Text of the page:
Monday, November 5, 2018

Furternity Leave

An amusing article appeared on a news website that I frequent. It is all about a new employee benefit that is popping up, called "Furternity." Furternity is like maternity leave, or family leave, except it refers to when an employee acquires a new pet. Seriously. An employee can work at home for the purpose of being available to acclimate and train the animal.

I have no objections to this, but it is rather indulgent. Until not many years ago a woman was expected back at work soon after childbirth (if she hadn't lost her job because of her pregnancy), and a man couldn't even work at home to be available to help with the new human in the family. Now it's acceptable to do so for pets!

This post is less about this policy than about the amusing misconception some of the article's interviewees have in equating raising pets with raising children. 

First off, a spokesman for the company that has pioneered Furternity admitted the company sees that new pets are almost as important as new children. Good heavens, who knew? The same person said that the company wants to given flexibility to employees when they're making a major life change (getting a pet). It used to be that you got a pet. End of story. Folks in past generations would laugh out loud at the thought of a new pet being "a major life change." That phrase was reserved for a move across country, a marriage, a death, or maybe even the birth of a child.

cute! (when small)

We are informed that 75 percent of folks in their 30s own a dog. I don't doubt that, as I found when knocking on doors for the Census Bureau back in 2010. Nearly 3/4 of the homes I visited had a dog, usually an obnoxious one. I love many dogs, just not the poorly trained ones who throw themselves at the door (or window!) hoping for a chance to chew an innocent stranger's leg off. 

What really got me in this article was the woman who said that raising a puppy "helped her and her husband learn how to act as parents." I tried hard to suppress a smart-aleck chuckle, and failed. She'll find out the hard way how ridiculous that statement is.

Personally, I see little correlation between the raising of the two. For starters, I can't imagine enticing a child to do a 'trick' (sitting up, crawling, riding a bike, etc.) by offering it a delectable treat, as we would with a dog, for instance. The child would perform for the treat, eat the treat, then keep on doing what it wants to do how it wants to do it. Maybe children are more like cats than dogs.

less demanding pets

If you own a dog and you work, you can either turn it out into the yard for the day or lock it in a carrier. Try doing either with a child. Flash a handsome smile for your mug shot.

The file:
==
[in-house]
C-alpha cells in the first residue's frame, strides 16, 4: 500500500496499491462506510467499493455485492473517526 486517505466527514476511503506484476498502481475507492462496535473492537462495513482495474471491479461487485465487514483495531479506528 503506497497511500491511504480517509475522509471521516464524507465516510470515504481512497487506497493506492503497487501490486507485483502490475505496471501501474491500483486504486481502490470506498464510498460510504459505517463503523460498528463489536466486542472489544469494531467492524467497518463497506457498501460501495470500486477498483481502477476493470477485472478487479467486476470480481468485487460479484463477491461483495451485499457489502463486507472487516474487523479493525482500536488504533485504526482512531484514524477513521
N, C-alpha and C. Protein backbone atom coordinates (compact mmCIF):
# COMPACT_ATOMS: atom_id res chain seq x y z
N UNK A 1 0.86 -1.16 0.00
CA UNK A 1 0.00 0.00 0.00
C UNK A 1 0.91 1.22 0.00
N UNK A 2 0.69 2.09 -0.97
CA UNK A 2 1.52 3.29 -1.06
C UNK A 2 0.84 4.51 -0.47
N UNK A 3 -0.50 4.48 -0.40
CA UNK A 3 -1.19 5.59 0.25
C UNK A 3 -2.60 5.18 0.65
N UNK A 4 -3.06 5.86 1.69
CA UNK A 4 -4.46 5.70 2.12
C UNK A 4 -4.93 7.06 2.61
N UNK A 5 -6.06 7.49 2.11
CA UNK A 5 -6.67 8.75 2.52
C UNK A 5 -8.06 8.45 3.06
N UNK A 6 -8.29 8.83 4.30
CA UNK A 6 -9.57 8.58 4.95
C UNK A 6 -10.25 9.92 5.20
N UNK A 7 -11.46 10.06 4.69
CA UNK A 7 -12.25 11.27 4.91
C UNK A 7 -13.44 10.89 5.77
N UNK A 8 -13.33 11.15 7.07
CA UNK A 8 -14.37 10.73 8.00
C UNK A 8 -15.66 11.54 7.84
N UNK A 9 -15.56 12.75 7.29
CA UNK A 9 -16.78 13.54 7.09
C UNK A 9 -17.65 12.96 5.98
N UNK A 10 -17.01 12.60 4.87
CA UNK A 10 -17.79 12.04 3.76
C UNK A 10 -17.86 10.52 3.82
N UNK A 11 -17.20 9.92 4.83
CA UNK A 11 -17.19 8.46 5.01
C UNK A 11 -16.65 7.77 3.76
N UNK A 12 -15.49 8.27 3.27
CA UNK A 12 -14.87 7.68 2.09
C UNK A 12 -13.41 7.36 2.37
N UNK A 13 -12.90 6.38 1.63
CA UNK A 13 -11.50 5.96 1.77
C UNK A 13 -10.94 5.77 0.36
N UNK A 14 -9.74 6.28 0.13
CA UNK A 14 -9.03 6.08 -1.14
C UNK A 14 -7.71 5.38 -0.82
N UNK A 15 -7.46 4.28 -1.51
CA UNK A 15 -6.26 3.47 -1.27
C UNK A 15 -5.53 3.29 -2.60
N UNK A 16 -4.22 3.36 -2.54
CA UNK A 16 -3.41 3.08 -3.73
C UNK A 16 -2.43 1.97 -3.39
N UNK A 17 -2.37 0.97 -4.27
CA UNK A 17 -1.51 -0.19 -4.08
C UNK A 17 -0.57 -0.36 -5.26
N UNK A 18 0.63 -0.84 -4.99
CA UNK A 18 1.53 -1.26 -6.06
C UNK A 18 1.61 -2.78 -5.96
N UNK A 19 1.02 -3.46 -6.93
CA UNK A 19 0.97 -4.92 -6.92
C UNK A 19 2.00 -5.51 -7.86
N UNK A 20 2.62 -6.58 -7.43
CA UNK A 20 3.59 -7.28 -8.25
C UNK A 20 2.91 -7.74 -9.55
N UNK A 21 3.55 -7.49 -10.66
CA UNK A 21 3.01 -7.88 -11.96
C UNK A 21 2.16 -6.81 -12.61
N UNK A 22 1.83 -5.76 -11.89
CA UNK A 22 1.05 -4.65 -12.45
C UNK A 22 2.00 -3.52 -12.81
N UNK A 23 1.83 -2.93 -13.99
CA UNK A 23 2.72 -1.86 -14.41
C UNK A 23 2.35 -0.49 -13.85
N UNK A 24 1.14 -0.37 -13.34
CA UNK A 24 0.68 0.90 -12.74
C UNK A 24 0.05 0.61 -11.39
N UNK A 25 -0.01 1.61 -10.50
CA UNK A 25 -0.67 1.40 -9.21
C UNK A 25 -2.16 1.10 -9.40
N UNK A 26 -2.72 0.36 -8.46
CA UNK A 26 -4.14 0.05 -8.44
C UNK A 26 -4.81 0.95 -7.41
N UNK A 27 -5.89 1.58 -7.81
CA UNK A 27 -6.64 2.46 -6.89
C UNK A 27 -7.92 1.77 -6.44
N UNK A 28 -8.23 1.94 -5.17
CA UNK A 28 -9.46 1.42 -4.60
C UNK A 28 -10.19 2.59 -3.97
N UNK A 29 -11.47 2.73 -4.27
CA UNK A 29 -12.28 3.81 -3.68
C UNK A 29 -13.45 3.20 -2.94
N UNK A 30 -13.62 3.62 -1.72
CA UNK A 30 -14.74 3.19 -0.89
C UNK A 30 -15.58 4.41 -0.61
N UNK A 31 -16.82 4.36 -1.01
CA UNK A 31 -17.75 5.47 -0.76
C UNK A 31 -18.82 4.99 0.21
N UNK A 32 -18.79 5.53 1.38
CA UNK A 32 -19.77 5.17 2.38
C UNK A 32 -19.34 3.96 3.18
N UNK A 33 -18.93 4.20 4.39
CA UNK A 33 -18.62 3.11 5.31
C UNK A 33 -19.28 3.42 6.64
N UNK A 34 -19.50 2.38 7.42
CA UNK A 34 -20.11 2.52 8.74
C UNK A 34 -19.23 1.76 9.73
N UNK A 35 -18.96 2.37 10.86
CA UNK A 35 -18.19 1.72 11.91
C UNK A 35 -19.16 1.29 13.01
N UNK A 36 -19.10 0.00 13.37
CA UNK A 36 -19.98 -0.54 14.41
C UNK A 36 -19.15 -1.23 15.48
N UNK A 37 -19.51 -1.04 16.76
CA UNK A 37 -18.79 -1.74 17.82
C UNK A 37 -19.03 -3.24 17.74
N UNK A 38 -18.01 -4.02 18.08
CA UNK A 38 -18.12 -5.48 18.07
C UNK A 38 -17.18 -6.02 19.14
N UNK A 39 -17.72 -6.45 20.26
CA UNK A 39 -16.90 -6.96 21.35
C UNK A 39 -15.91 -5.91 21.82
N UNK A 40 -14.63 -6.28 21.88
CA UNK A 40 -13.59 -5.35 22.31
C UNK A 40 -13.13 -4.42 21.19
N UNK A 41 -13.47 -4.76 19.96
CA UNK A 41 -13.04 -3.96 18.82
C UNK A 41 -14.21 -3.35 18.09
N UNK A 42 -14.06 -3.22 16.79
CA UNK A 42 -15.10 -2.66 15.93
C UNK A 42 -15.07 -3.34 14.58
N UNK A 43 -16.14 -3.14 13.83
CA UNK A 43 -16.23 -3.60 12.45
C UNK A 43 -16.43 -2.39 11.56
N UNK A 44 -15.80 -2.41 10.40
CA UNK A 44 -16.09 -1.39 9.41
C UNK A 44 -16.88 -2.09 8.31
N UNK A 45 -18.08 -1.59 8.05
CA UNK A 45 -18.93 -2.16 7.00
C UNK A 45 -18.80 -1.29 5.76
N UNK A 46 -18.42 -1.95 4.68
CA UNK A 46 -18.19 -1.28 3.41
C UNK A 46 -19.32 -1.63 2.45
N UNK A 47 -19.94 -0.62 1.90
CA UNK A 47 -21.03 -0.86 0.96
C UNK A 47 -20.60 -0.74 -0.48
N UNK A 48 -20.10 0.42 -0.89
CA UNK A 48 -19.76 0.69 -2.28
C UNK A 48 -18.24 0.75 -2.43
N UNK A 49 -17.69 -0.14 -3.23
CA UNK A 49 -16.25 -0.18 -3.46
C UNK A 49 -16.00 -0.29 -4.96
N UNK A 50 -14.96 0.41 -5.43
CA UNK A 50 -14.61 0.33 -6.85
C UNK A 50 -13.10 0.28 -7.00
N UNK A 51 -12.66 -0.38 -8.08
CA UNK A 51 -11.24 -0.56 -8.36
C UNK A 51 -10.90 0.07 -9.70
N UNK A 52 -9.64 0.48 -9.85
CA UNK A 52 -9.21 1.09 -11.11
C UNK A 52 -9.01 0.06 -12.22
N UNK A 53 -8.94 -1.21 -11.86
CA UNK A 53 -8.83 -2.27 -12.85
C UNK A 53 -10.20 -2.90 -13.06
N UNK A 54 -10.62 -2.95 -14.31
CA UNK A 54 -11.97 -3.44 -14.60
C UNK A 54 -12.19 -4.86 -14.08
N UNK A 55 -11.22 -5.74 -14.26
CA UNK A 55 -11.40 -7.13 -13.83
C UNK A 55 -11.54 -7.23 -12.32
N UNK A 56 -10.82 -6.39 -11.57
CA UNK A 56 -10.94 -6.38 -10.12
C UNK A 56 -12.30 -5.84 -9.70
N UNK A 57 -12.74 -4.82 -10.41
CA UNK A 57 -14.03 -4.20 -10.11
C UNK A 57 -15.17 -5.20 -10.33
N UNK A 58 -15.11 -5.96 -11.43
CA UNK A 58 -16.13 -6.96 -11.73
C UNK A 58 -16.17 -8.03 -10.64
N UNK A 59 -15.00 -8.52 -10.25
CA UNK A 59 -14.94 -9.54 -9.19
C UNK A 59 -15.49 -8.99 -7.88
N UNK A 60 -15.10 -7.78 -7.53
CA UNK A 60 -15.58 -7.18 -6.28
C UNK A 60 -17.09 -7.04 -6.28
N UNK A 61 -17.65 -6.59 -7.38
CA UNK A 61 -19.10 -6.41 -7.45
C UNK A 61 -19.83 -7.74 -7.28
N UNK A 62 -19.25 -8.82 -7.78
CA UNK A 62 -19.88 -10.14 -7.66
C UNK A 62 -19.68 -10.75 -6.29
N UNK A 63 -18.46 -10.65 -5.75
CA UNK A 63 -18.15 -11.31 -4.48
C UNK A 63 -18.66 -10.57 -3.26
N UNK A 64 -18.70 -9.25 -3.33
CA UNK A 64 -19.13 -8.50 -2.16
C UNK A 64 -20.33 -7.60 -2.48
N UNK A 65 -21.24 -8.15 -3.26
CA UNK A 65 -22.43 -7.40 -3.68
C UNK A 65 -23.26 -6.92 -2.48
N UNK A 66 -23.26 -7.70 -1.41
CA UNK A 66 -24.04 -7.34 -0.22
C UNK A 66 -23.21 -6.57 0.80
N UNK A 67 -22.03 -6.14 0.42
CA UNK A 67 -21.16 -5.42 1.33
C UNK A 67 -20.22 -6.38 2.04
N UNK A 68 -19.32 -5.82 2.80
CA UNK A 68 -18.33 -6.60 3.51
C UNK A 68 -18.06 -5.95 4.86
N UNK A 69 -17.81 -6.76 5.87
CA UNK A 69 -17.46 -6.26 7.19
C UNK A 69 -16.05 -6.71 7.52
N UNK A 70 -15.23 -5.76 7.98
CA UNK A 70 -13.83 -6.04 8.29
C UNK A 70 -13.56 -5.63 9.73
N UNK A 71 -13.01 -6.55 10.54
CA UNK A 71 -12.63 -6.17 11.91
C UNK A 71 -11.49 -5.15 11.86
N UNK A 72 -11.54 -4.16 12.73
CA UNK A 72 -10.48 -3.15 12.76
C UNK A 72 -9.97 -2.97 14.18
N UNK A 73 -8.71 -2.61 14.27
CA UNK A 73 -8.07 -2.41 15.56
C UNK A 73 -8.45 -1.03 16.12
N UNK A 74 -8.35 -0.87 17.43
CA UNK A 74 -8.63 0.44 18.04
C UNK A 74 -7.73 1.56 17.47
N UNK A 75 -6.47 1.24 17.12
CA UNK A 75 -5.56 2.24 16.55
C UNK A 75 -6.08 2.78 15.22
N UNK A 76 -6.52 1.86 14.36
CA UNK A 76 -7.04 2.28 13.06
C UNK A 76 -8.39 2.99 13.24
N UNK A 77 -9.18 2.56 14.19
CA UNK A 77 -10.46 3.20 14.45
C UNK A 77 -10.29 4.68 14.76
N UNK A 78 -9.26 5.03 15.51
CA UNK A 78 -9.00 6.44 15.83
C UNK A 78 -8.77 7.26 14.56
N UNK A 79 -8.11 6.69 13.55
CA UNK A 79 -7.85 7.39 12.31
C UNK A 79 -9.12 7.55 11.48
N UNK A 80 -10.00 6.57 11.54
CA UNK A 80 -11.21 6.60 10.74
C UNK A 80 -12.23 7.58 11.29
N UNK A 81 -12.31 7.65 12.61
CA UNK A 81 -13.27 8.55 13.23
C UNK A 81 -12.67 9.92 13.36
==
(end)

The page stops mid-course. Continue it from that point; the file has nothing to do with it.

A very young child can be awake all night long, or awake in spurts 4-5-6-10 times a night. They require constant attendance. Throwing out a piece of meat or treat to quiet them doesn't work like it does for a pet. You'll arrive at work the next day looking disheveled and worn, like you haven't slept in a year. And maybe you haven't. 

Would you be able to pawn the child off to a new home because he/she was too noisy--too destructive--too big for your tiny apartment? Or send your child to live with a nice farmer out in the country when you tired of his/her obnoxious antics? Didn't think so.

If you think pets are expensive, you'll be shocked at what children cost. And the equipment! And traveling with children isn't for the fainthearted. It would be easy if you could lock them in a carrier with a piece of meat, but no. Raising a child is vastly more complicated and demanding than keeping a pet. They're not even in the same league! I should know. I have five children and have had my share of pets.

My husband and I were born in the wrong century. To think that folks can work at home for their new pet's sake, when my husband couldn't even do that to enjoy our new babies!

Just for fun, here is a story about my sister's adorable furry pet. Mom was reading the newspaper very early one morning when she felt something brush her foot. She absent-mindedly moved her foot, thinking her robe was in the way. It happened again, the soft, gentle movement of fuzzy touching her foot. She bent over to look, then bolted across the room with a scream! My sister's pet tarantula had escaped its cage, and was attempting to crawl across Mom's foot! After that the spider's cage lid was weighed down with soup cans until my sister could find a new owner. No more escaped tarantulas in that house!

my sister had one of these pets until it figured out how to escape its pen

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